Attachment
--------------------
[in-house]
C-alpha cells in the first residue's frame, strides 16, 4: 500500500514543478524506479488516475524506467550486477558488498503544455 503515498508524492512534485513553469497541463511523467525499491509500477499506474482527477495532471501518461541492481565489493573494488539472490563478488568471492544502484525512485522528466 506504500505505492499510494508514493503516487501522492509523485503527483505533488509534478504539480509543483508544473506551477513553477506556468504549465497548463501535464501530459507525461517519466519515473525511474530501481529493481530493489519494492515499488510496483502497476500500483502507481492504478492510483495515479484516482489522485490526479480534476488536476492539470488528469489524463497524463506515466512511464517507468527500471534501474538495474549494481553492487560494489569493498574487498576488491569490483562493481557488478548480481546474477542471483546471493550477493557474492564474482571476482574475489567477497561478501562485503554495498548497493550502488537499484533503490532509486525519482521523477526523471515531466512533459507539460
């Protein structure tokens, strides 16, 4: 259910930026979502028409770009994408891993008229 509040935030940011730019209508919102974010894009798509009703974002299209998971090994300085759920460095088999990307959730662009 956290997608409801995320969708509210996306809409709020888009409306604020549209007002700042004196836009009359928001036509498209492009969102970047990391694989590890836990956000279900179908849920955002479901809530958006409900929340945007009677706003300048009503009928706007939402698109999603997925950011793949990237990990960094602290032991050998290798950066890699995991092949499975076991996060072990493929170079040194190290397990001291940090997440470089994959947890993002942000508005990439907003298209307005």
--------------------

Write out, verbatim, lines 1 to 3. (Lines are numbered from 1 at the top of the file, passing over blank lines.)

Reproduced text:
[in-house]
C-alpha cells in the first residue's frame, strides 16, 4: 500500500514543478524506479488516475524506467550486477558488498503544455 503515498508524492512534485513553469497541463511523467525499491509500477499506474482527477495532471501518461541492481565489493573494488539472490563478488568471492544502484525512485522528466 506504500505505492499510494508514493503516487501522492509523485503527483505533488509534478504539480509543483508544473506551477513553477506556468504549465497548463501535464501530459507525461517519466519515473525511474530501481529493481530493489519494492515499488510496483502497476500500483502507481492504478492510483495515479484516482489522485490526479480534476488536476492539470488528469489524463497524463506515466512511464517507468527500471534501474538495474549494481553492487560494489569493498574487498576488491569490483562493481557488478548480481546474477542471483546471493550477493557474492564474482571476482574475489567477497561478501562485503554495498548497493550502488537499484533503490532509486525519482521523477526523471515531466512533459507539460
């Protein structure tokens, strides 16, 4: 259910930026979502028409770009994408891993008229 509040935030940011730019209508919102974010894009798509009703974002299209998971090994300085759920460095088999990307959730662009 956290997608409801995320969708509210996306809409709020888009409306604020549209007002700042004196836009009359928001036509498209492009969102970047990391694989590890836990956000279900179908849920955002479901809530958006409900929340945007009677706003300048009503009928706007939402698109999603997925950011793949990237990990960094602290032991050998290798950066890699995991092949499975076991996060072990493929170079040194190290397990001291940090997440470089994959947890993002942000508005990439907003298209307005």